The IHDS data document a strong income and educational gradient in participation in public meetings but not in voting.
Like the rest of the India, I am riveted to the political theatre being performed barely minutes from my office in New Delhi. Anna Hazare, a Gandhian activist has commenced fasting in massive Ram Lila grounds in New Delhi to demand passage of his version of the Lokpal (Ombudsman) Bill as opposed to a slightly different version of the Bill being drafted by the Parliamentary Committee in charge. In spite of the bungled attempts to stop this Hazare, the movement is rapidly gaining attention; the government appears paralyzed at best and oppressive at worst. People are thronging the Ram Lila grounds to fan the frenzy of anti-corruption cries. The media seem to thrive on this Indian version of Arab Spring and every little detail of this political drama is being played out in airwaves and newsprint.
To some observers this movement carries an echo of the Independence movement when Mahatma Gandhi’s hunger strikes stymied the colonial government. No doubt the images of Anna Hazare and his followers find ways to tug at our heart strings, particularly for those of us raised on the romantic stories of freedom struggle of our parents’ generation; for others, public participation in democratic process carries its own high. However, I am old enough to remember another movement that carried the same lure – the Navnirman Movement in Gujarat.
The Navnirman (reconstruction) movement started with college students protesting price rise in hostel food charges and ended with resignation of Chimanbhai Patel’s government in 1974. Like Anna Hazare, this movement also drew its inspirations from Jayprakash Narayan. As Ghanshyam Shah and Asgar Ali Engineer have noted in their respective articles in the Economic and Political Weekly, its long-term influence is probably most notable in the growth of forces of Hindutva in Guajarat with most of Gujarat Jan Sangh workers, including Narendra Modi, getting their baptism in the Navnirman movement. This was an outcome Jayprakash Narayan, one of the last Gandhians of India, could never have imagined.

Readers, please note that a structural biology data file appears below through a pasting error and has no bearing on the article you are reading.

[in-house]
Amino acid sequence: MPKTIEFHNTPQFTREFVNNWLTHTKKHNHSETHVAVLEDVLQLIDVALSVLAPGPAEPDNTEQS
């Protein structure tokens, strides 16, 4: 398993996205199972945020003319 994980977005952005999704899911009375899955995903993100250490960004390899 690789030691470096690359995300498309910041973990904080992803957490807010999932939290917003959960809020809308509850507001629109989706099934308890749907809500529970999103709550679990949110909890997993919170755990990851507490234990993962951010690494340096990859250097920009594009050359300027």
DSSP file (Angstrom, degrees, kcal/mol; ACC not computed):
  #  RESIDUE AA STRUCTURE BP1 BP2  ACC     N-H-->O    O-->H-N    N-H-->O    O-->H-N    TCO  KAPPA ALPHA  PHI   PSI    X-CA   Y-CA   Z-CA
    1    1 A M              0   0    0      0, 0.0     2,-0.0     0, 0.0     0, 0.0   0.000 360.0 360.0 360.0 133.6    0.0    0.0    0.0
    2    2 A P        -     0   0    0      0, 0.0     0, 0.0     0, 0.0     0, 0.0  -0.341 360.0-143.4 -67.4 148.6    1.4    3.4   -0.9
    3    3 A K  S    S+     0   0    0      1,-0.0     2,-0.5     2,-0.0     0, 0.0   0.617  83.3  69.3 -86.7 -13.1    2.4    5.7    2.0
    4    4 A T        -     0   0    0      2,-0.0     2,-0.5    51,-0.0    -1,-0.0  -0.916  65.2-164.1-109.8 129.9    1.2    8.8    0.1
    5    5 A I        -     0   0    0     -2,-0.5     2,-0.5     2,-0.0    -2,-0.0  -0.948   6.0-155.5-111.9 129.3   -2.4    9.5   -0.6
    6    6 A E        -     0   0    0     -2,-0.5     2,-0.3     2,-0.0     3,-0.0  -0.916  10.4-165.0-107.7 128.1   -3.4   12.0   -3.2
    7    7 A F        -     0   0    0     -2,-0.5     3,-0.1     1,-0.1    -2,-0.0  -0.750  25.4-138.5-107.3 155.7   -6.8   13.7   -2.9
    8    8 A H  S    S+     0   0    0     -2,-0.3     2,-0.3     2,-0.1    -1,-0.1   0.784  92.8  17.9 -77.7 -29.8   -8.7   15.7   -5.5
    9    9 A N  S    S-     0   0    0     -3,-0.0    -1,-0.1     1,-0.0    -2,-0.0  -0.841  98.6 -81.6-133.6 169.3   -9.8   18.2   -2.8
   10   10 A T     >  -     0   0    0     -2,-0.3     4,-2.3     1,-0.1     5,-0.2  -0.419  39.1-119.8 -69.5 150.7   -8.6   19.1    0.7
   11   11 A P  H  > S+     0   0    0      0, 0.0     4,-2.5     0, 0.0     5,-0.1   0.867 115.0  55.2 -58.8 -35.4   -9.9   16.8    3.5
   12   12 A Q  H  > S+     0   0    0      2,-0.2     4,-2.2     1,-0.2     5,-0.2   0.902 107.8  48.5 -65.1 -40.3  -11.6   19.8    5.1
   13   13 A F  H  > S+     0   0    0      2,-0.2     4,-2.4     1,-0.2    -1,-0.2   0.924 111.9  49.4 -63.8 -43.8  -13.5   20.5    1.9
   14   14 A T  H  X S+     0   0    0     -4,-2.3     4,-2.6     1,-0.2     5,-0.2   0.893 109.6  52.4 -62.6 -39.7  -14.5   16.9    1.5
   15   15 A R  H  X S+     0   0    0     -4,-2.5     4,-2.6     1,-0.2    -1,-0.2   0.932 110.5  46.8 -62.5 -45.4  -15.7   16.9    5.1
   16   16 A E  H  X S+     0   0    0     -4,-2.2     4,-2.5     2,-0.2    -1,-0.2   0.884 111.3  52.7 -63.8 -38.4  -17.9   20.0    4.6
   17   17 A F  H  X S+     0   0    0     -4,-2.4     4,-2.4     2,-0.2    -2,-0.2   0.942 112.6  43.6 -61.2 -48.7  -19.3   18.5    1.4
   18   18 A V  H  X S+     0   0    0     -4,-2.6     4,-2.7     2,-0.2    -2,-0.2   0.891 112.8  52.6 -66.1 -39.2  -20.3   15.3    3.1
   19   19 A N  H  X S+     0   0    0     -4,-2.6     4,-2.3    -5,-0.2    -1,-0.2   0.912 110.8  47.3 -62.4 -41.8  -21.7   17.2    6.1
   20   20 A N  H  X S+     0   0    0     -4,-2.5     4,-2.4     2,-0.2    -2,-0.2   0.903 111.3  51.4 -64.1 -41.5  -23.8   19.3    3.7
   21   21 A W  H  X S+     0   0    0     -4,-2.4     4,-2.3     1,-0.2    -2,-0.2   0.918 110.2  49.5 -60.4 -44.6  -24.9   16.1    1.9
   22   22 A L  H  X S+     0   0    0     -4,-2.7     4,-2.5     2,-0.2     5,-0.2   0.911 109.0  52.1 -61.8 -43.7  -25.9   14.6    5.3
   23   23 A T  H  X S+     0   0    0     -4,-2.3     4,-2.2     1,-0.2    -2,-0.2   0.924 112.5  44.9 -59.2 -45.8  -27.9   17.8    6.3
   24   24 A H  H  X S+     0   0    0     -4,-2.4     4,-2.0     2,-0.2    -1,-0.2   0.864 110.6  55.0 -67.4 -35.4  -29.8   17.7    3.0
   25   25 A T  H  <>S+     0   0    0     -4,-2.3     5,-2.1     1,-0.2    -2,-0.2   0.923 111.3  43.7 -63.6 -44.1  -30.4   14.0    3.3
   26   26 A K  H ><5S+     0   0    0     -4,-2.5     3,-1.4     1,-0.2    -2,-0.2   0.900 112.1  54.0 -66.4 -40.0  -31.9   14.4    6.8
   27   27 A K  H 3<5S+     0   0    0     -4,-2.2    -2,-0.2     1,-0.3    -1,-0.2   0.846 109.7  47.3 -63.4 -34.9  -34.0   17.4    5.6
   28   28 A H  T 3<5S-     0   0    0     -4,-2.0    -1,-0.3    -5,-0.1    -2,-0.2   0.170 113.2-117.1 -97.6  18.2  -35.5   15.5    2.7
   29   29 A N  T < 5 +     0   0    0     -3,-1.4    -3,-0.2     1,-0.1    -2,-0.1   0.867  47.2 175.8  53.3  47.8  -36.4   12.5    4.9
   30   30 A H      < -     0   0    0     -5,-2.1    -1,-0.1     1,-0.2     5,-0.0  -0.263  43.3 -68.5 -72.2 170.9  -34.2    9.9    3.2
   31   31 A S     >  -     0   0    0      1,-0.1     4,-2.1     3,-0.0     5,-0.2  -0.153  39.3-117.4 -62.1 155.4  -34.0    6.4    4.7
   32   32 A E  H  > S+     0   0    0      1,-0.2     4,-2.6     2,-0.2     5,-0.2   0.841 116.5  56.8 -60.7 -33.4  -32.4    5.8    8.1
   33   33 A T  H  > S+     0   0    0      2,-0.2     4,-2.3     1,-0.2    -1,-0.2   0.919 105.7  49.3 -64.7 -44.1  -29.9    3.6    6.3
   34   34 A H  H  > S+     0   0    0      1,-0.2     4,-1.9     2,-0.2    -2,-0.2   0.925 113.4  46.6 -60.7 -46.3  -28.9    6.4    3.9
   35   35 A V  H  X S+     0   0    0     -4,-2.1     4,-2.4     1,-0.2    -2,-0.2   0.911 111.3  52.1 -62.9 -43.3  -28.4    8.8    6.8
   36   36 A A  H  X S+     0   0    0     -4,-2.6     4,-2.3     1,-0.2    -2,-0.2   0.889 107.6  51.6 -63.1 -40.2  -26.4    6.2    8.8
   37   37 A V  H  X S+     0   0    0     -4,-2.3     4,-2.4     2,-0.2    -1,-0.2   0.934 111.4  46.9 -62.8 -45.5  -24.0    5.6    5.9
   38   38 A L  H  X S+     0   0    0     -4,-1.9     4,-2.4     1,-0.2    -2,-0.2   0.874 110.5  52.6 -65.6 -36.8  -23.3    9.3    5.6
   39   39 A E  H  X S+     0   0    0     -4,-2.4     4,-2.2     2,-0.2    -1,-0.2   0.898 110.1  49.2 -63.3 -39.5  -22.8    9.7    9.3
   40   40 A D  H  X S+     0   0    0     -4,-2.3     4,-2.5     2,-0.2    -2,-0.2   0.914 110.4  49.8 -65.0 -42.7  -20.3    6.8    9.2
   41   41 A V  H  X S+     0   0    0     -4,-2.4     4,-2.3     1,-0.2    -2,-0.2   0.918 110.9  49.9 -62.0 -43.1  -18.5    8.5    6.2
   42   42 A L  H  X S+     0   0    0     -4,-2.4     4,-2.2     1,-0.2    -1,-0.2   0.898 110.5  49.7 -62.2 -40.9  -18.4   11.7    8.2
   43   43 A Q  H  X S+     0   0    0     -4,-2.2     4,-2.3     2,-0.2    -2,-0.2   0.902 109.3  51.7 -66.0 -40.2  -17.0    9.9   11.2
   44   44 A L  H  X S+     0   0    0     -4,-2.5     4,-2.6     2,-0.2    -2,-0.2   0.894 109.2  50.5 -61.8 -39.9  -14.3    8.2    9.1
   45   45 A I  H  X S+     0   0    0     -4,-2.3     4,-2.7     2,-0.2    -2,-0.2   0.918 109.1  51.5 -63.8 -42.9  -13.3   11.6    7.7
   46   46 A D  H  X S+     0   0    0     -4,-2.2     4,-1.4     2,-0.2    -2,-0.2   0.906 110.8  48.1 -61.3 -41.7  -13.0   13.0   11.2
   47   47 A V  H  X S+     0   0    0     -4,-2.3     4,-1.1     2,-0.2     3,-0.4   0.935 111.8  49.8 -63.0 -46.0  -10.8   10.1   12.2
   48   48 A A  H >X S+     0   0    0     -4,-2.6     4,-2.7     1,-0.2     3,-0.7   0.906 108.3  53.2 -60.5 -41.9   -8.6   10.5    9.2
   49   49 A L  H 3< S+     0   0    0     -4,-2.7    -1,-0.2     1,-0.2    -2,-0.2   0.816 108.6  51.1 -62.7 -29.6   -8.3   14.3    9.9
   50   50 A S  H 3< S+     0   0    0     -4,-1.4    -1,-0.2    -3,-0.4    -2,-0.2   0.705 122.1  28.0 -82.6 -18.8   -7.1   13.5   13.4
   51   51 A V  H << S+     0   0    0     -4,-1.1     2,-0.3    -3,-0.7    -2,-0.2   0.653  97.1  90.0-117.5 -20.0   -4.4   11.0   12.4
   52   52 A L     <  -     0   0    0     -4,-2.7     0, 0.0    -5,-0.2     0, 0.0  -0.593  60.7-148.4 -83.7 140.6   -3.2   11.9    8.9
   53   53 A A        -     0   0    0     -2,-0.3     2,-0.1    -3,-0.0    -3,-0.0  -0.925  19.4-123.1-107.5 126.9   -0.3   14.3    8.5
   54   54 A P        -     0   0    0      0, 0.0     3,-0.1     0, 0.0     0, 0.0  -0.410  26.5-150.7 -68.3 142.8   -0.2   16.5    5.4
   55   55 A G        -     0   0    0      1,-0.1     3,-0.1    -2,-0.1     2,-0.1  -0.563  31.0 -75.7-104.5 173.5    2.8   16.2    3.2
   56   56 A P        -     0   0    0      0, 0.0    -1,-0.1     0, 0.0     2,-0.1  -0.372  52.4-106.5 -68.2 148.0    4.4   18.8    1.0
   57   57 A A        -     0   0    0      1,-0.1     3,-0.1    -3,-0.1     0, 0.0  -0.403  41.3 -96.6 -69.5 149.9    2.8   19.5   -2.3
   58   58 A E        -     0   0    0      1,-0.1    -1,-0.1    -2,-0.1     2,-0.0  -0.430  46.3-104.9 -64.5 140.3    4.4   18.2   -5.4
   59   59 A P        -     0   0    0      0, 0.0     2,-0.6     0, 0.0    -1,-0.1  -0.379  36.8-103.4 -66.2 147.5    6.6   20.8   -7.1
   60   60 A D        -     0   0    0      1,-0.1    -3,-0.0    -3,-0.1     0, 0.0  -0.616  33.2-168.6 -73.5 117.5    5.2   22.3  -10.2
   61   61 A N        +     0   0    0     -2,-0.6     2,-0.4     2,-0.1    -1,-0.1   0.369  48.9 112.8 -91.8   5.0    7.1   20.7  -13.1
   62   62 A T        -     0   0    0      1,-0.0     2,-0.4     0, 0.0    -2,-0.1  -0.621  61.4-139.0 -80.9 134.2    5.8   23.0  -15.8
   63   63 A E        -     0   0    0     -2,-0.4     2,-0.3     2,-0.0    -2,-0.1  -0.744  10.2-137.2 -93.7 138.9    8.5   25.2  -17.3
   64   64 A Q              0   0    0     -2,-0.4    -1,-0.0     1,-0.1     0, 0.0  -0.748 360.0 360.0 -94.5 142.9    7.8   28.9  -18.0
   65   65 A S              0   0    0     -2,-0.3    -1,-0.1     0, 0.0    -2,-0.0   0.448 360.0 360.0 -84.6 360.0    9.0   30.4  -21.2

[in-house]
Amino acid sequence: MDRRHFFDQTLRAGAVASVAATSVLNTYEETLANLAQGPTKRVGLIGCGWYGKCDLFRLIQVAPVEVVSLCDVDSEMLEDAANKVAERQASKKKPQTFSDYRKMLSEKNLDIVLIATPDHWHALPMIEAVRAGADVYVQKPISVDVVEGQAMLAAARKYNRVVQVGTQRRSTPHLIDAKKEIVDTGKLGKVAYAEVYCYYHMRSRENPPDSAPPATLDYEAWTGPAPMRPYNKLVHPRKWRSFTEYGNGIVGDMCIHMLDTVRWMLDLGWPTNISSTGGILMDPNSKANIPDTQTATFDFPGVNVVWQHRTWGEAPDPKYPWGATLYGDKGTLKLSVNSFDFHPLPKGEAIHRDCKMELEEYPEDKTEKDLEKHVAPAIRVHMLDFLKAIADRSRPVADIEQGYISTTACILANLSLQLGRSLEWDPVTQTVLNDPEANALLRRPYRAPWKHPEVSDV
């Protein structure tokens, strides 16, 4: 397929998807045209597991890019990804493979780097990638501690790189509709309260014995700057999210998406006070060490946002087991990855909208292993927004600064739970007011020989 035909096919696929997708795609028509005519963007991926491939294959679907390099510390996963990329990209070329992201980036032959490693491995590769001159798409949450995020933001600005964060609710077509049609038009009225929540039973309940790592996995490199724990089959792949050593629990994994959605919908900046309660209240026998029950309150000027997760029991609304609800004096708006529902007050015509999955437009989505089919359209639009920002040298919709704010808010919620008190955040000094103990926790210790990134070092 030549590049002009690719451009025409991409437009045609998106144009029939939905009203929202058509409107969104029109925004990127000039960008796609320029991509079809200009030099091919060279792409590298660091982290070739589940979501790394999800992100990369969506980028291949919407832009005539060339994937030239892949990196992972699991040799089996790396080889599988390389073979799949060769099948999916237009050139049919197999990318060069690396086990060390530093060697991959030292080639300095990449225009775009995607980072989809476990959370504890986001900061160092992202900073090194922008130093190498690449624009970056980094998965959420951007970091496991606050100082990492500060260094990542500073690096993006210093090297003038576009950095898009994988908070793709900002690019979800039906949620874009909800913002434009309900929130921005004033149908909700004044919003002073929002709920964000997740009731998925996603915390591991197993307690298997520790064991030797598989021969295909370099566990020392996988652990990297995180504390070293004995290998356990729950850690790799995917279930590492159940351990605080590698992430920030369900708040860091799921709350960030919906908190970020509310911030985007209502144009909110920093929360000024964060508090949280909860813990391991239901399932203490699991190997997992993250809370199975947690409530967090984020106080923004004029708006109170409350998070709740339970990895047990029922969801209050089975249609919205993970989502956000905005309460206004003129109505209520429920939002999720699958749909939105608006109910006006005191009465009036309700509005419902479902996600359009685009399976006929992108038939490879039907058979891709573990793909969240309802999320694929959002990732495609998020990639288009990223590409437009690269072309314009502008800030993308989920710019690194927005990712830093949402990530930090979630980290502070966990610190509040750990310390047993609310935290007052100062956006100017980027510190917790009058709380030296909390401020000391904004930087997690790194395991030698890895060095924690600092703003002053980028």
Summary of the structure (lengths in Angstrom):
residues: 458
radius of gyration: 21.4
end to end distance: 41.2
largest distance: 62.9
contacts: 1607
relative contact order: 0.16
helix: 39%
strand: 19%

Is there something about the anatomy of public democracy that breeds these repressive forces? The key probably lies in who forms the public that shapes this public democracy and whether the process through which nation is being asked to reform is in it self anti-democratic. We know little about the composition of public that supports the Anna Hazare movement. But in general, political participation in public meetings is highly correlated with income, education and gender. For example, the IHDS asked a question about attendance in a public meeting called by village panchayat or urban nagarpalika/ward committee. Among the least affluent rural households, 29% have at least one member who attended such meeting; among the most affluent rural households, 41% attended such meetings. Similar differences are seen in urban areas but at a much lower level, 8% vs. 16%. Similar educational gradient also persists in attending public meetings. But when it comes to voting, these differences disappear, at least according to the IHDS data. More than 90% of the rural households and 80% of the urban households report that at least someone in the household voted in the 2004 election. In the crowd thronging Ram Lila grounds, one has to look very hard to spot women. If a democratic drama is to be played out in public rather than through a ballot democracy, we must ask whether public democracy by its very nature excludes the marginalized communities of a nation.
20-August 2011 7:30 PM